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Yesterday, I was in a state of high anxiety as I worried about the outcomes of the election. Fortunately, I was commenting on a post and expressed my concern, and the suggestions, comfort, and humor that were shared were such a great relief for me and for others. We laughed and made fun of each other in the most caring way.
Today, the darkness has descended. There have been all kinds of evidence cited that demonstrate that the Democrats are cheating. Doom and gloom engulf our environments and psyches. I’m not here to criticize these attitudes, but they motivate me to ask a question:
Why do we assume the worst?
Now I know you’ll want to tell me about all the things that already point to mismanagement and cheating: anecdotes of foul play, delays of all kinds, sudden increases in votes for Joe Biden—the list goes on. But what is really driving all this discussion is the mind-chaos that emerges out of one thing: “not knowing.”
“Not knowing” refers to our looking at the near or distant future and realizing that we can try to predict outcomes, but we really don’t know with any kind of certainty what they will be.
And it drives us crazy.
It reminds us that we cannot control the future. It mocks us when we think can somehow predict what will happen. The insecurity and anxiety that comes from Not Knowing, if we remained in that state, could drive us mad. Or at least it feels like it could.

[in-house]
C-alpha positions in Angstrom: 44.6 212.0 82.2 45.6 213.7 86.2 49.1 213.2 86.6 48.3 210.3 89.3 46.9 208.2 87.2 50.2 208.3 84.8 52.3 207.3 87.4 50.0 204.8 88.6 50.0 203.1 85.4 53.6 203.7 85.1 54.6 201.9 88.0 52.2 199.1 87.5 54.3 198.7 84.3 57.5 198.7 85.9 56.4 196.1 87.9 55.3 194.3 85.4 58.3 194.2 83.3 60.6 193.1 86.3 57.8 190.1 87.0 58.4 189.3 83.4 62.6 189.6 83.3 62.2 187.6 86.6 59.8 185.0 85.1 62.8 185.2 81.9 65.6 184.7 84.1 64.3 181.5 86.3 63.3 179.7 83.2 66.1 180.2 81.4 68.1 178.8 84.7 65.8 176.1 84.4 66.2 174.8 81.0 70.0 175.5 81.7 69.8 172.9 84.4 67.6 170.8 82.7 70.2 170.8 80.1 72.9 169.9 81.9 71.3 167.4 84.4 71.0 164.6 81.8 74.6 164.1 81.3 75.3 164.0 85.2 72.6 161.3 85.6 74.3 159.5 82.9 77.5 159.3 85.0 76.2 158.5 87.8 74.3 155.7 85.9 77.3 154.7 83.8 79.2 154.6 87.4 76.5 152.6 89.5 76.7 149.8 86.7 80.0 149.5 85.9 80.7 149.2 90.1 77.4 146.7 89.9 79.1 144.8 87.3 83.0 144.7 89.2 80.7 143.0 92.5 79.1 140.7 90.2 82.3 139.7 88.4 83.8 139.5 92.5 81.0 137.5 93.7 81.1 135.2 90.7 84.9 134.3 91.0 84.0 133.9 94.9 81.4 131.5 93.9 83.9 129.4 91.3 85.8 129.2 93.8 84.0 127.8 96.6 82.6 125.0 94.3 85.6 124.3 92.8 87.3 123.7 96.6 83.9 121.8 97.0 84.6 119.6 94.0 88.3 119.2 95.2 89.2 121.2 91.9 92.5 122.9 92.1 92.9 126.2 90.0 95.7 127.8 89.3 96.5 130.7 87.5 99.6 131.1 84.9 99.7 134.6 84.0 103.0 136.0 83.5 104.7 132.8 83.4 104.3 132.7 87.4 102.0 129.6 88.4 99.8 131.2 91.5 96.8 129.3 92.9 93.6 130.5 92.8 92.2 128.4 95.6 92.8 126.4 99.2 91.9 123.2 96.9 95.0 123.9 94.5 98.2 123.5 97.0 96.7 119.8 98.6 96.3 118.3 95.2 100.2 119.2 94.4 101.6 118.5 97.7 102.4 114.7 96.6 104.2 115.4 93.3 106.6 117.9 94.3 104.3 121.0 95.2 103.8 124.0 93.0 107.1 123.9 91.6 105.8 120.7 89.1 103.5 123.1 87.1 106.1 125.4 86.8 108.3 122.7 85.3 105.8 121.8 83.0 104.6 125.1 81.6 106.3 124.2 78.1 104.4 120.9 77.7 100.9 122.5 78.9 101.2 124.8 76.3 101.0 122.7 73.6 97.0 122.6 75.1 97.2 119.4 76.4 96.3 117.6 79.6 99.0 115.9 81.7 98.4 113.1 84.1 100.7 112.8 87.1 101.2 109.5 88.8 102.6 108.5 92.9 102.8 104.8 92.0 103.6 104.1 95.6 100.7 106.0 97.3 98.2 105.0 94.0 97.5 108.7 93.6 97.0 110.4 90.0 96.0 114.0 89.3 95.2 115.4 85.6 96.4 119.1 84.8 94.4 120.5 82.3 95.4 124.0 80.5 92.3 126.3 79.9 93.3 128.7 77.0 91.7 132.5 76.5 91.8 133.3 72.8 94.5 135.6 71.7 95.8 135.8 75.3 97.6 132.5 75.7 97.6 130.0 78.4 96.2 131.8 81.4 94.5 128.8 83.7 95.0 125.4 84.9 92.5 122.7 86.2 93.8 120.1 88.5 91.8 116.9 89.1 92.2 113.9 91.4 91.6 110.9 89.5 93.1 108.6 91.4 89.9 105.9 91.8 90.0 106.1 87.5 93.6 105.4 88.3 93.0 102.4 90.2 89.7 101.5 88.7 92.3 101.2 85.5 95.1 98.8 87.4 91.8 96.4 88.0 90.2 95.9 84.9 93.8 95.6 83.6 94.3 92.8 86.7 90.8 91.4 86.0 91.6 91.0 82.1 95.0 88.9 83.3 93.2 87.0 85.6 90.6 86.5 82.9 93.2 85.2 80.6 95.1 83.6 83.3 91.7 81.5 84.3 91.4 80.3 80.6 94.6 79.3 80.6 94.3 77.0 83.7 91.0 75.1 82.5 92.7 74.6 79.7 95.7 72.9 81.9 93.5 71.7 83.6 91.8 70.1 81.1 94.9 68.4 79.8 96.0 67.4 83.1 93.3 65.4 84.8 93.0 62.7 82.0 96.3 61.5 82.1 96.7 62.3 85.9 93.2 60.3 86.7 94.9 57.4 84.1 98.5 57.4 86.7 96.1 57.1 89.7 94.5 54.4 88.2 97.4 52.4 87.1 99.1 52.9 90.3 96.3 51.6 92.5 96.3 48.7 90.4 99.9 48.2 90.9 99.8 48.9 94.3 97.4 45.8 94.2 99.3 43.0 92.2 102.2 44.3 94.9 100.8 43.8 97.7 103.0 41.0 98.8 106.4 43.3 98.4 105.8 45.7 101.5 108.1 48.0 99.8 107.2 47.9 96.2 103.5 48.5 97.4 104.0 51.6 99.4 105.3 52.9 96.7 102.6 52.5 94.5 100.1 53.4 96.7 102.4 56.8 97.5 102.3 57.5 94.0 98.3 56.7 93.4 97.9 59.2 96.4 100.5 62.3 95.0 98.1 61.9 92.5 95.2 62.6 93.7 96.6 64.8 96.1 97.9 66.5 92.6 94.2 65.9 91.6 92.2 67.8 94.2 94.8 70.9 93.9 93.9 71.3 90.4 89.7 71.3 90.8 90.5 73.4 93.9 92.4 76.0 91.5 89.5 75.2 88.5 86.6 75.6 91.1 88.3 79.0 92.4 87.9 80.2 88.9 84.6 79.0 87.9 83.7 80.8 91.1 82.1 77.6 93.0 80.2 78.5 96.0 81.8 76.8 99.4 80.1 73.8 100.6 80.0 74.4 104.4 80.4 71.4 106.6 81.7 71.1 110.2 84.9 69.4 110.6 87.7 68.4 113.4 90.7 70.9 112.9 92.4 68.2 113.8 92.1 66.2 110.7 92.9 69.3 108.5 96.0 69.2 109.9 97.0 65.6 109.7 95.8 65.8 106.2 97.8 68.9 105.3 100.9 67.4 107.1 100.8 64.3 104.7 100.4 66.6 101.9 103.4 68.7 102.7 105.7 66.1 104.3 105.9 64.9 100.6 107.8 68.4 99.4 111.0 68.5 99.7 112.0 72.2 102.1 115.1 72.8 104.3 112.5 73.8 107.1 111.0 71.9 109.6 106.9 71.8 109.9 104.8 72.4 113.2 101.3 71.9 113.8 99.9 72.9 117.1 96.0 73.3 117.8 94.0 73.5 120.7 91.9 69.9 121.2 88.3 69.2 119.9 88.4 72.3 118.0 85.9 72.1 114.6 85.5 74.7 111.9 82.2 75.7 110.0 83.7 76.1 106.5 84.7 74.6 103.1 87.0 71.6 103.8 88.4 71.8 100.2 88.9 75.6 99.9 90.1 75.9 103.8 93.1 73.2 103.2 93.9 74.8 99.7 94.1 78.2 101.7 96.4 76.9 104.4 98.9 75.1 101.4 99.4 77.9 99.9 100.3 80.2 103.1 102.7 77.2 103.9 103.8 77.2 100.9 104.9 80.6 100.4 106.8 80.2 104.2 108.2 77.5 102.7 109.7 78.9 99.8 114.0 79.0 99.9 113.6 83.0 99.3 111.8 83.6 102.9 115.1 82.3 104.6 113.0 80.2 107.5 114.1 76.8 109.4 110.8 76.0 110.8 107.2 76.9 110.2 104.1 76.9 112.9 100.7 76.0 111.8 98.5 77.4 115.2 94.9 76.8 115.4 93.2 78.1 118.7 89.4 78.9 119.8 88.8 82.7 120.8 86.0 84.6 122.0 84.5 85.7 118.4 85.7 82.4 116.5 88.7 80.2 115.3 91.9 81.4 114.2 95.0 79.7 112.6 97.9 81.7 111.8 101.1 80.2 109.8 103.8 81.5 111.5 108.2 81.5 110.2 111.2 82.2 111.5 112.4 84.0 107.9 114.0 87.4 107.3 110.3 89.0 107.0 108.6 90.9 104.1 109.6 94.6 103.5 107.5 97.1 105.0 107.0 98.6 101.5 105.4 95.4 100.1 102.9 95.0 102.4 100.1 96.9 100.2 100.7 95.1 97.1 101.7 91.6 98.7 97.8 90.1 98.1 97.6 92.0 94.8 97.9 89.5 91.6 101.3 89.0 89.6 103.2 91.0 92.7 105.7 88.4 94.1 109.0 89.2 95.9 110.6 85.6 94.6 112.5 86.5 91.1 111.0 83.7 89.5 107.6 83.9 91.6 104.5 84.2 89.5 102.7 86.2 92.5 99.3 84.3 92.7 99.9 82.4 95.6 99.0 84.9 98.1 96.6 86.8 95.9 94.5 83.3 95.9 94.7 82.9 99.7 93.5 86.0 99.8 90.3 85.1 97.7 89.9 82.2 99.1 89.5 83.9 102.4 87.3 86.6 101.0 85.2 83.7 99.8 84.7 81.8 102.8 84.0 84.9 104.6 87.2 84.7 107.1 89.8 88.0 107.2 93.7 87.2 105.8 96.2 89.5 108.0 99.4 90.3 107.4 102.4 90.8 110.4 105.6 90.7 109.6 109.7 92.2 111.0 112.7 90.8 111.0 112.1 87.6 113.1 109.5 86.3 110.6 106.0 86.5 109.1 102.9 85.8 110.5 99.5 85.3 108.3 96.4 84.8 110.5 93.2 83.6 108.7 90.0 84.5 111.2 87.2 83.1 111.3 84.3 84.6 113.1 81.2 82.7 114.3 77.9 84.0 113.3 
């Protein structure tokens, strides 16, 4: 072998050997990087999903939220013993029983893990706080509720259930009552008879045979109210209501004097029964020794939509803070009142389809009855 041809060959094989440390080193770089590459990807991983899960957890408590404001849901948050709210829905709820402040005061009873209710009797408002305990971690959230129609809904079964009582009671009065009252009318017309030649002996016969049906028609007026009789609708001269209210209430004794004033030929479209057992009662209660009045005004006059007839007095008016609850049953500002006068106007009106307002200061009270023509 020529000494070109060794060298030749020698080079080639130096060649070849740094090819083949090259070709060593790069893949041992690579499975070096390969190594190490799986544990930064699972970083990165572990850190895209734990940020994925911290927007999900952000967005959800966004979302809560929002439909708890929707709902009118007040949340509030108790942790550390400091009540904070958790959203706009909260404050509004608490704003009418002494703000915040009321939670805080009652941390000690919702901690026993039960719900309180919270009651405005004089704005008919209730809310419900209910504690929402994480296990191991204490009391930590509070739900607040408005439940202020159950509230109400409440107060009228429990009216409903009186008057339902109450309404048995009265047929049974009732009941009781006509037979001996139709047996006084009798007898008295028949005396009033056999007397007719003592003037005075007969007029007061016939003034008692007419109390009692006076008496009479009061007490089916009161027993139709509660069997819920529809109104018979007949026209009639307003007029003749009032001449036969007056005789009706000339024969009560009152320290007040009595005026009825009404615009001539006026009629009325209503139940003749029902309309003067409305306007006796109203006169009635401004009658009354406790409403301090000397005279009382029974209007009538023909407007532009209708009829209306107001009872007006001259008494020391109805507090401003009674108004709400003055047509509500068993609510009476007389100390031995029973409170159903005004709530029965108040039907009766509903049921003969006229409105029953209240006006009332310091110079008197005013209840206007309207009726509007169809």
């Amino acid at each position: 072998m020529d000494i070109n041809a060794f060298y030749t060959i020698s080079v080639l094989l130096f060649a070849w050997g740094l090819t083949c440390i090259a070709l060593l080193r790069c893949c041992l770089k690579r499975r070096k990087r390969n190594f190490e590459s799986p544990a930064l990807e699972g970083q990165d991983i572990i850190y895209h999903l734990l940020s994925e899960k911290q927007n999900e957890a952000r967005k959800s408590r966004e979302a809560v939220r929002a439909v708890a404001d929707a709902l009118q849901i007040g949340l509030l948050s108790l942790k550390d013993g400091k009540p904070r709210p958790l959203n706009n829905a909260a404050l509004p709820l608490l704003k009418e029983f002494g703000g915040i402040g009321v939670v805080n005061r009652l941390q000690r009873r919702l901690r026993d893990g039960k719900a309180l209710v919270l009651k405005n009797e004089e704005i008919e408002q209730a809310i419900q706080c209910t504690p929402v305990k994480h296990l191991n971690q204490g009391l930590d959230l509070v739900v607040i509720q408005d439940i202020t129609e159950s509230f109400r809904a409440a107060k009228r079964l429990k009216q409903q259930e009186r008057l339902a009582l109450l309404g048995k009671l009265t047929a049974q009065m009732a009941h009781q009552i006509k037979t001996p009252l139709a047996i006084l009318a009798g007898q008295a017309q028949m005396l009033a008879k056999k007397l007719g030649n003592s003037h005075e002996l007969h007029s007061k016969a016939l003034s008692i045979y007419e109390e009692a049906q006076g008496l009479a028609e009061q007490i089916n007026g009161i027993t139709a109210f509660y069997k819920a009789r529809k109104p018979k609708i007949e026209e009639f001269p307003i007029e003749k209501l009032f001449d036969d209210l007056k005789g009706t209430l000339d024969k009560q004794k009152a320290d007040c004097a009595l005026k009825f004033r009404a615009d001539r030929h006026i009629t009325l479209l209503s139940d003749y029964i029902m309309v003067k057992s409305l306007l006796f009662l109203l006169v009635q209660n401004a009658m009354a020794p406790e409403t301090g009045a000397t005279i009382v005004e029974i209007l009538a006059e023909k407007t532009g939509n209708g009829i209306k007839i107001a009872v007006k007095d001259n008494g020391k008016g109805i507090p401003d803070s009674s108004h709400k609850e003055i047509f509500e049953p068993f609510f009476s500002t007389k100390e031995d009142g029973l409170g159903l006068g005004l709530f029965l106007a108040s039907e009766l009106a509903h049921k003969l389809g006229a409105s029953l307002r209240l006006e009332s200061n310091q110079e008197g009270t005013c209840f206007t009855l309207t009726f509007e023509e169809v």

The problem with thinking that we know is that we don’t. We realize that the state of the country, maybe the world, depends on the outcomes of this election. We realize that the Democrats have a history of cheating, and they likely are cheating, but we don’t know where or to what degree they are cheating. We just want to have a fair outcome. Is that asking too much?
Yes, it is.
So, we have a few choices when Not Knowing is playing games with our minds. We can deny its presence and make believe we know the future, and we can prognosticate all the terrible, potential outcomes. Or we can, as my husband says to me, “Suck it up, buttercup!” We can acknowledge our uncertainty and discomfort. And watch events unfold. We have that choice.
I’m choosing to acknowledge, for now, how I hate Not Knowing, and will pick up my knitting, practice my Hebrew, write to a friend.
But I will understand why you may choose to predict the worst.
Just know that you have a choice.Published in